Could the Ancient Practice of Garbh Sanskar Make Your Baby Smarter?

Garbh Sanskar Baby Smarter?

Garbh Sanskar is part of Ayurvedic medicine, one of the world’s oldest medical systems. The words mean education of a baby’s mind in the womb. The practice is so old that it is written in the 3,000-year-old Indian language Sanskrit. Any practice that has lasted that long is worth a look.

If you are pregnant, you are probably amazed by how early in pregnancy you started to bond with your baby. Garbh Sanskar is all about bonding with your baby. The theory is quite simple and logical. Putting yourself in the best possible physical, mental, emotional, and spiritual states during pregnancy is stimulating for your baby’s developing mind.

There is real research to back up this theory. When you are an optimal state of physical and emotional health, your body produces beneficial hormones that can pass through your placenta to your baby. These benefits do stimulate brain development in ways that last through and continue after pregnancy.

A good example is listening to music. A study published in the International Journal of Pediatrics had over 100 women listen to about 170 hours of relaxing music during pregnancy, in addition to their routine prenatal care. These women were compared to a similar number of women who only had routine prenatal care.

After delivery, all the babies were tested for mental and emotional development and stability with newborn testing called the Brazelton Neonatal Behavioral Assessment Scale (BNBAS). Babies in the music group scored significantly higher on the BNBAS. The researchers concluded that music had a positive effect on the babies and the probable cause was hormone changes produced in the mother that influenced neurodevelopment in the fetus.

How to Practice Garbh Sanskar

In Ayurvedic medicine, Garbh Sanskar can start up to one year before pregnancy. There are 10 basic practices that are simple, easy, and healthy at any time.

  1. Healthy eating. An Ayurvedic pregnancy diet features freshly prepared organic foods that include stimulation of the five taste senses, sweet, salty, pungent, bitter, and sour. Examples include clarified butter (ghee), yogurt, whole milk, honey, olive oil, fruits, and vegetables. A favored drink is warmed milk with cardamom and turmeric.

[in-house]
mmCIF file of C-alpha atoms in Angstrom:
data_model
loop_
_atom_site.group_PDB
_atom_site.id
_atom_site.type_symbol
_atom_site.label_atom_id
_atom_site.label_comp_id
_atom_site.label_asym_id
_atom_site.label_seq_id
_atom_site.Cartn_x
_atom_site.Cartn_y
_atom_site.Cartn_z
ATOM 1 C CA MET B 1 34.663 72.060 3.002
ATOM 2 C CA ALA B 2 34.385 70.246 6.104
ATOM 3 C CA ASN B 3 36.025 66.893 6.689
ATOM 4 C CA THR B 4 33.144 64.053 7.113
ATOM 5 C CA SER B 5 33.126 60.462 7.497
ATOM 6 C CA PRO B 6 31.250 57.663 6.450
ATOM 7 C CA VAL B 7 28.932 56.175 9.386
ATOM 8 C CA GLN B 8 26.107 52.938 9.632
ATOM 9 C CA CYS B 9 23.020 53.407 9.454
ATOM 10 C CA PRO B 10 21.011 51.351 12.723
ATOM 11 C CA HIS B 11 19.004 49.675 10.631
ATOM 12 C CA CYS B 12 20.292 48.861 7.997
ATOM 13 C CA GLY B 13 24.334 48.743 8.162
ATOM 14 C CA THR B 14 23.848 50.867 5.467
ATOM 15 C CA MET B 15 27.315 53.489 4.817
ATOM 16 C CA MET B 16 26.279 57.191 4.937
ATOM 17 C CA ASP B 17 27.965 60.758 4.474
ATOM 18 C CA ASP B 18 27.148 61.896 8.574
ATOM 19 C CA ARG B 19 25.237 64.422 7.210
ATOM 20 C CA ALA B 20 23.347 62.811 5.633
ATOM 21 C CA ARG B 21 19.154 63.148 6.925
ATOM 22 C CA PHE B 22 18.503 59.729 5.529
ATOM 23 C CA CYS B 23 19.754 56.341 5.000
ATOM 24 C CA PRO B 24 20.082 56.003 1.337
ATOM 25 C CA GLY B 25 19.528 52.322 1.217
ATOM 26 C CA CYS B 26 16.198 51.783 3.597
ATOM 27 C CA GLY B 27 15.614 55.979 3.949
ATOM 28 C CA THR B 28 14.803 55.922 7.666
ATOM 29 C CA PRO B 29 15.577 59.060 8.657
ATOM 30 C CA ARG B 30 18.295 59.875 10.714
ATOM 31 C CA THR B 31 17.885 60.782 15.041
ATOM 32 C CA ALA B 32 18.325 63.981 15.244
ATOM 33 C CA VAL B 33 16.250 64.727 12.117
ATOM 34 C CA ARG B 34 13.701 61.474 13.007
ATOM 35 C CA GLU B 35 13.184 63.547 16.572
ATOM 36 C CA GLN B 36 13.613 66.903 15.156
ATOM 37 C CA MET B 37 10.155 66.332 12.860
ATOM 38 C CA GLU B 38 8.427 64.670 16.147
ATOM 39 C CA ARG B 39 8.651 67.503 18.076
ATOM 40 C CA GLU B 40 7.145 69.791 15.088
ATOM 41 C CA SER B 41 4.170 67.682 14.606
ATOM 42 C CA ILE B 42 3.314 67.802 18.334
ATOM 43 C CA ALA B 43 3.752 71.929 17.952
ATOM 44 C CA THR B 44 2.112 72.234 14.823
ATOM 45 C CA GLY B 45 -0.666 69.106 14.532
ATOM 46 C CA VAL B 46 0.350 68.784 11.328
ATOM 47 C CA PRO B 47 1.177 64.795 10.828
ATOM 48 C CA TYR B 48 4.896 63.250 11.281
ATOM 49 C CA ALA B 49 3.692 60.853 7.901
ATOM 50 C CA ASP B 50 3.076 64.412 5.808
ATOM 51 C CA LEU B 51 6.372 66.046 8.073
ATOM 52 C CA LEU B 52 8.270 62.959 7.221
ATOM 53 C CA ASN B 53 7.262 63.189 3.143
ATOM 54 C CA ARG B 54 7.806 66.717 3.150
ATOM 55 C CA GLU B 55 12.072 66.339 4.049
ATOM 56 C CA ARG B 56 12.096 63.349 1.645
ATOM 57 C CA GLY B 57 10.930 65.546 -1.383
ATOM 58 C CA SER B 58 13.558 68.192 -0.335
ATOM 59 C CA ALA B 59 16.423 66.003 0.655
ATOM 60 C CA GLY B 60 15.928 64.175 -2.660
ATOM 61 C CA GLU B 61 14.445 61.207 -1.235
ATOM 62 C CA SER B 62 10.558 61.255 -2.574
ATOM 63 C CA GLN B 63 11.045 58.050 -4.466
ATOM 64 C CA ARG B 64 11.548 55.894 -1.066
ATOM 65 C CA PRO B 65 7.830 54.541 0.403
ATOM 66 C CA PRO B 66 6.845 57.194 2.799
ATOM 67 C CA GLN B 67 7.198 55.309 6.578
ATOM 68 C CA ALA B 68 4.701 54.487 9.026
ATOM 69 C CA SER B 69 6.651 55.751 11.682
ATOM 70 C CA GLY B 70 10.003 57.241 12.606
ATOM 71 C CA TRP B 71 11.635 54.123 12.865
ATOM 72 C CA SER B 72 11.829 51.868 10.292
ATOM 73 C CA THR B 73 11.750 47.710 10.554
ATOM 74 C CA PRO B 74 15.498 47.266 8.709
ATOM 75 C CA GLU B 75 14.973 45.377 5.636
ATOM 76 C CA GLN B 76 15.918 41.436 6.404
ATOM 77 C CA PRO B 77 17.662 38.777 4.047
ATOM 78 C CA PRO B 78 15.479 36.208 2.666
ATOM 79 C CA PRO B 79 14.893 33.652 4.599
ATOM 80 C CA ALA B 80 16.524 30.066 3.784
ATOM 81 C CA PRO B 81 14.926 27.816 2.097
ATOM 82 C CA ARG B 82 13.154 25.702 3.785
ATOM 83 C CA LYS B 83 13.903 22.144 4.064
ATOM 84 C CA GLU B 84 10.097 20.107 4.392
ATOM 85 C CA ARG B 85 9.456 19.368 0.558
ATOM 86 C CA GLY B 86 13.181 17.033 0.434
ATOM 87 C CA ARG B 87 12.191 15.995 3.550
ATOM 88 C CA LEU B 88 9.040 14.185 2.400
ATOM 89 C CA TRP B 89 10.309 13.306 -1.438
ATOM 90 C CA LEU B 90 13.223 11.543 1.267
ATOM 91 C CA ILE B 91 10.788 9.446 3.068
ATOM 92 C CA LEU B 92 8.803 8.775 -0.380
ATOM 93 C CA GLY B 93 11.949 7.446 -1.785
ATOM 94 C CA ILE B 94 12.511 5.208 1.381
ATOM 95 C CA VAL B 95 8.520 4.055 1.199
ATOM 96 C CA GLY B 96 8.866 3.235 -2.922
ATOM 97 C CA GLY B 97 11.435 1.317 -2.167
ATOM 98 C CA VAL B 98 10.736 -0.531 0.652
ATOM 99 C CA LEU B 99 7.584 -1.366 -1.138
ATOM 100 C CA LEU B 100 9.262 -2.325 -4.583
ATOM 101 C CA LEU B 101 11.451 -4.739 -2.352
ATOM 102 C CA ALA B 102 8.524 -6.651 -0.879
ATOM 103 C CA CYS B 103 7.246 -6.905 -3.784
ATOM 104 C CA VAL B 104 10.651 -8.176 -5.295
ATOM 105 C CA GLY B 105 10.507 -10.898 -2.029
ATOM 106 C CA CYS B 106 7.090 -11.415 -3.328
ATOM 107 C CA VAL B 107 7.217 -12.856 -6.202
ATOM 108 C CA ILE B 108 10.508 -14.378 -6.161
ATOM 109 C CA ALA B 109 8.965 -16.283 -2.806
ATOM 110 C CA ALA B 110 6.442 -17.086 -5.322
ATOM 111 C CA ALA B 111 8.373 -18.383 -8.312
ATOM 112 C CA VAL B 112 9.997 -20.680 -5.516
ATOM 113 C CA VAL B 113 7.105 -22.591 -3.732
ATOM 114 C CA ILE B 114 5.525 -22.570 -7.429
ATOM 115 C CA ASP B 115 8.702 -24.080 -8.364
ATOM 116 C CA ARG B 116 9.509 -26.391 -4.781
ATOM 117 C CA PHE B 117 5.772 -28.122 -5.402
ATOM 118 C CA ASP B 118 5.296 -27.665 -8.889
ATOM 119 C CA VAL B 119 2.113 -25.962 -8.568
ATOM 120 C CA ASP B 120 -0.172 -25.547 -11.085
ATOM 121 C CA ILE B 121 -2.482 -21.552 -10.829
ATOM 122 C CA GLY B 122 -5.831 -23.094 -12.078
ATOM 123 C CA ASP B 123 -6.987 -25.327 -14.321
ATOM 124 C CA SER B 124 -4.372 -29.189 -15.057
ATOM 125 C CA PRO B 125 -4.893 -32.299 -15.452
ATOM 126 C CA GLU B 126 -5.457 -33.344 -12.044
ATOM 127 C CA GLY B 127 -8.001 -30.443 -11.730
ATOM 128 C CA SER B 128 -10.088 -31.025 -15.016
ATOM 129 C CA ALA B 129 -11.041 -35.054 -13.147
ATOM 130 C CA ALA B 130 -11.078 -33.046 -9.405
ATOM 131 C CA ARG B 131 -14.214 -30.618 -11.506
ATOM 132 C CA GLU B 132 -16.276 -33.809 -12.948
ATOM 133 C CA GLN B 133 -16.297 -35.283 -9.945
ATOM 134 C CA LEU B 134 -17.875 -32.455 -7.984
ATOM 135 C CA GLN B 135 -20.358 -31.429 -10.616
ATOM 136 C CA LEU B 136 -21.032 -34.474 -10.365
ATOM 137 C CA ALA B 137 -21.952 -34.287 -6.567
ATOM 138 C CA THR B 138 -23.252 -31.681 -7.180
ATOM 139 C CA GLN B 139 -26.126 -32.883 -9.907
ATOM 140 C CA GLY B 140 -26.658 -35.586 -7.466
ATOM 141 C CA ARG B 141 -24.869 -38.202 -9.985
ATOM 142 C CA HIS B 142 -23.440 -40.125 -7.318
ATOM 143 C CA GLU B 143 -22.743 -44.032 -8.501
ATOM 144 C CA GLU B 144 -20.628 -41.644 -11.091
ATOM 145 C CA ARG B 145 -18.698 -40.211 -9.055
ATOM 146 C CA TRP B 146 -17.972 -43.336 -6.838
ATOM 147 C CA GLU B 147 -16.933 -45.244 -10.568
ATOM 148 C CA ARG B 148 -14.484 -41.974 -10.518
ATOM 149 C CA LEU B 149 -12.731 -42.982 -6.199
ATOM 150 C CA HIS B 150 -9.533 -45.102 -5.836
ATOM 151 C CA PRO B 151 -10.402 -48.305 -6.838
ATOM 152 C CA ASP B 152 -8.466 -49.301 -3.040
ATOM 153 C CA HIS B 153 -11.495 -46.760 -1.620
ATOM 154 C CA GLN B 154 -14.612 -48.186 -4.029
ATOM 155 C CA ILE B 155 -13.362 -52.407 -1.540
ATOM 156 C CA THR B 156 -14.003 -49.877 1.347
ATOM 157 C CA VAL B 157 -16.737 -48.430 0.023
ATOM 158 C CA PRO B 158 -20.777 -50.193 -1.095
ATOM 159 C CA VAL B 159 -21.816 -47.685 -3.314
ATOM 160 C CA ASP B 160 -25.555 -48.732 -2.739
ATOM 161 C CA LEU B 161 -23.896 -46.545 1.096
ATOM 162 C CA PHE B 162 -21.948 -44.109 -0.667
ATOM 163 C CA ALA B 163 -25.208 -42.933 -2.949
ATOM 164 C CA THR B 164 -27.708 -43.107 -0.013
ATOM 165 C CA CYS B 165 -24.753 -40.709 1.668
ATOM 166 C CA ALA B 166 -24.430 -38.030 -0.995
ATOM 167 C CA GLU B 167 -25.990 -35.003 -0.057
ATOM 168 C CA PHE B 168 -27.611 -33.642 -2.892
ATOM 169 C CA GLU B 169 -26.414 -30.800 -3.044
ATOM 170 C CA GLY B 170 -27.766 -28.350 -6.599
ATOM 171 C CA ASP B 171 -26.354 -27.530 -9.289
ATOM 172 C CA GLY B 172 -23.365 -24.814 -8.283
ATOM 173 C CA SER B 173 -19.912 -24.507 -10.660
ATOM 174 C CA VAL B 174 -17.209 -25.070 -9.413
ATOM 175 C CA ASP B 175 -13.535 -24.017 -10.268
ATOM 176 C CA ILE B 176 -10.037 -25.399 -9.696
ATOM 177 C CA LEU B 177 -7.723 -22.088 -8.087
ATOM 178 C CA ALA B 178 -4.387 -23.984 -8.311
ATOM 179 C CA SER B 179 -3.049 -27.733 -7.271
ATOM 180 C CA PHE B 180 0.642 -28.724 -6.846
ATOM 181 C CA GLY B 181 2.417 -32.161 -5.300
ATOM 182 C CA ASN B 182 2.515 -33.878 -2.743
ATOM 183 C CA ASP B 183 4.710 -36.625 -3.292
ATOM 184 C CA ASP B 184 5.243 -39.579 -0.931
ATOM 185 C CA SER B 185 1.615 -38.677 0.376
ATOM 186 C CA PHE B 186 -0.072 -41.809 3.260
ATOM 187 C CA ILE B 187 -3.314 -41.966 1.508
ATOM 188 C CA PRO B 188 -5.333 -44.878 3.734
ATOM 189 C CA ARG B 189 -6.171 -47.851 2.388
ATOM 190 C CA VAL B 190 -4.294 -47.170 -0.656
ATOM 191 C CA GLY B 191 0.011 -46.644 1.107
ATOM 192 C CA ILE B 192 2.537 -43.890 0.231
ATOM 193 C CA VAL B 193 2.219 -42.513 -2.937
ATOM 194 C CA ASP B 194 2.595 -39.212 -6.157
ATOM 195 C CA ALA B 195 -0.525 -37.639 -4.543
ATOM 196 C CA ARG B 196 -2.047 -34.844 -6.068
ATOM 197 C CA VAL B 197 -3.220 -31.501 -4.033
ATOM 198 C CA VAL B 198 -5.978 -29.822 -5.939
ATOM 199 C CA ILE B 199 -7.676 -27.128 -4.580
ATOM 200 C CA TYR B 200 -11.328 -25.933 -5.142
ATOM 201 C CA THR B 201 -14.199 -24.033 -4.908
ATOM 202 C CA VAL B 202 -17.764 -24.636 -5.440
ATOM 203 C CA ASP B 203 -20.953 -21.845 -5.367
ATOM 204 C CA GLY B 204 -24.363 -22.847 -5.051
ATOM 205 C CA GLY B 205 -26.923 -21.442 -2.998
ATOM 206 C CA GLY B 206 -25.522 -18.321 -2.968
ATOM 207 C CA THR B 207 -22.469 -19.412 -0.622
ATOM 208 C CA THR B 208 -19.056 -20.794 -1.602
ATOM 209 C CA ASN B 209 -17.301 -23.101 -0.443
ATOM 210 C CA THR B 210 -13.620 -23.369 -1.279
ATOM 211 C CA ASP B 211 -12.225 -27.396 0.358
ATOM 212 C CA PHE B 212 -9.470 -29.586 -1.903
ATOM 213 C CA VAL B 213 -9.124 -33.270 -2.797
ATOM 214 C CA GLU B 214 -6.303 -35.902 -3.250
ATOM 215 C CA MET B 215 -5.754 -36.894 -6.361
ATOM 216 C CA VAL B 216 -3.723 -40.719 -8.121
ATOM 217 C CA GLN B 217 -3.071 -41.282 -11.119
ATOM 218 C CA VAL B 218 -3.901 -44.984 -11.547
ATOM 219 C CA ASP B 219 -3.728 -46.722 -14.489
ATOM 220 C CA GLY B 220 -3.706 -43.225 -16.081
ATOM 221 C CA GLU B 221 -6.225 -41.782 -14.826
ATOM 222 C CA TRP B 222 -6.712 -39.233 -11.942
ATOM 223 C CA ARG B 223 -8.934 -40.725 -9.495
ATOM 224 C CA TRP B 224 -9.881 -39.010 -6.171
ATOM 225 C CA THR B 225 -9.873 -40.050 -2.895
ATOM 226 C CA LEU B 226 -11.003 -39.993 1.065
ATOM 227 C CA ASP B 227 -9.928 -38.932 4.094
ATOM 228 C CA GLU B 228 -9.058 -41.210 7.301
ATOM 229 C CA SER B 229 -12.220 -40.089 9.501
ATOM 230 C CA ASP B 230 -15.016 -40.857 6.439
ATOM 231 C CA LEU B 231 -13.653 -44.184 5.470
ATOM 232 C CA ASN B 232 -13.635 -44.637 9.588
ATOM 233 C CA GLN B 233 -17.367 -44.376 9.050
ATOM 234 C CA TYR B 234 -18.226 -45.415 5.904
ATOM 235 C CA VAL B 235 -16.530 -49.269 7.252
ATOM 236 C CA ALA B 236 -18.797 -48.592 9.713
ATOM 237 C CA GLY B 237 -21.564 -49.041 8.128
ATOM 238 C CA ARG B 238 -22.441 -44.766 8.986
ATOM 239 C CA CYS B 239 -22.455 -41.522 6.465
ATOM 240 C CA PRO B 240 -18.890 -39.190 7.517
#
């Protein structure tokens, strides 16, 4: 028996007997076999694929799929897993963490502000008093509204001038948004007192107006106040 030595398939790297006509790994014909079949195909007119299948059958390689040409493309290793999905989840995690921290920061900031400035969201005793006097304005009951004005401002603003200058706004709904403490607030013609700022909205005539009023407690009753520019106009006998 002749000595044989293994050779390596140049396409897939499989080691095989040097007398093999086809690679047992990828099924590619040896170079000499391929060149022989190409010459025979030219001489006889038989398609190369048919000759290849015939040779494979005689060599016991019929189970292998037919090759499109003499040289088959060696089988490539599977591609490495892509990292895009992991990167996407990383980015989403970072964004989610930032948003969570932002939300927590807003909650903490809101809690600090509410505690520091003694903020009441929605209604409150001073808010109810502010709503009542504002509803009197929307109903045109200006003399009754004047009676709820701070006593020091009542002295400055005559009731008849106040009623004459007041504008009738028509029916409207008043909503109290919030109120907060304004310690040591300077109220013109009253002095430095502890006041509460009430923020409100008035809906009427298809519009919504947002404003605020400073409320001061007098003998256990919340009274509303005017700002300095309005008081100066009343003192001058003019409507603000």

2. Positive thinking. Avoid sending your baby negative thoughts or emotions.
  3. Yoga. Take a pregnancy yoga class or do another light exercise that focuses on flexibility and mindfulness, like Tai Chi.
  4. Meditation. Take a meditation class or do some guided mediation on a daily basis to calm and quiet your mind.
  5. Prayer. Ayurveda uses mantras and chants from ancient scriptures. Find your own way to develop a deeper spirituality.
  6. Music. Listen to music that calms you and inspires you. Garbh Sanskar favors music performed on a flute or the Indian string instrument called veena. There is a Garbh Sanskar CD available online.
  7. Reading. Garbh Sanskar recommends spiritual, moral, and educational readings.
  8. Avoiding stress. Avoid any stressful exposures that interfere with a happy and relaxed mind. This could mean avoiding stressful activities, disturbing media, or just not watching the news.
  9. Herbal Ghee. Garbh Sanskar recommends drinking cow’s milk herbal ghee in the second and third trimester for mental and physical development of your baby. Herbal ghee is sold online and in health stores.
  10. Creativity. Being creative during pregnancy can pass on creativity to your baby. Find your creative skills in drawing, writing, painting, knitting, gardening, or whatever settles your mind and feels good.

It’s hard to argue with Garbh Sanskar. Being in an optimal state of physical and emotional health during pregnancy makes good sense for you and your baby. If you want to learn more, it is easy to find Garbh Sanskar books and CDs online. There are some good YouTube videos and there is even an app for your phone. Your smart baby will thank you for all the good hormones you send.

Christopher Iliades
Dr. Chris Iliades is a medical doctor with 20 years of experience in clinical medicine and clinical research. Chris has been a full time medical writer and journalist since 2004. His byline appears in over 1,000 articles online including EverydayHealth, The Clinical Advisor, and Healthgrades. He has also written for print media including Cruising World Magazine, MD News, and The Johns Hopkins Children's Center Magazine. Chris lives with his wife and close to his three children and four grandchildren in the Boston area.

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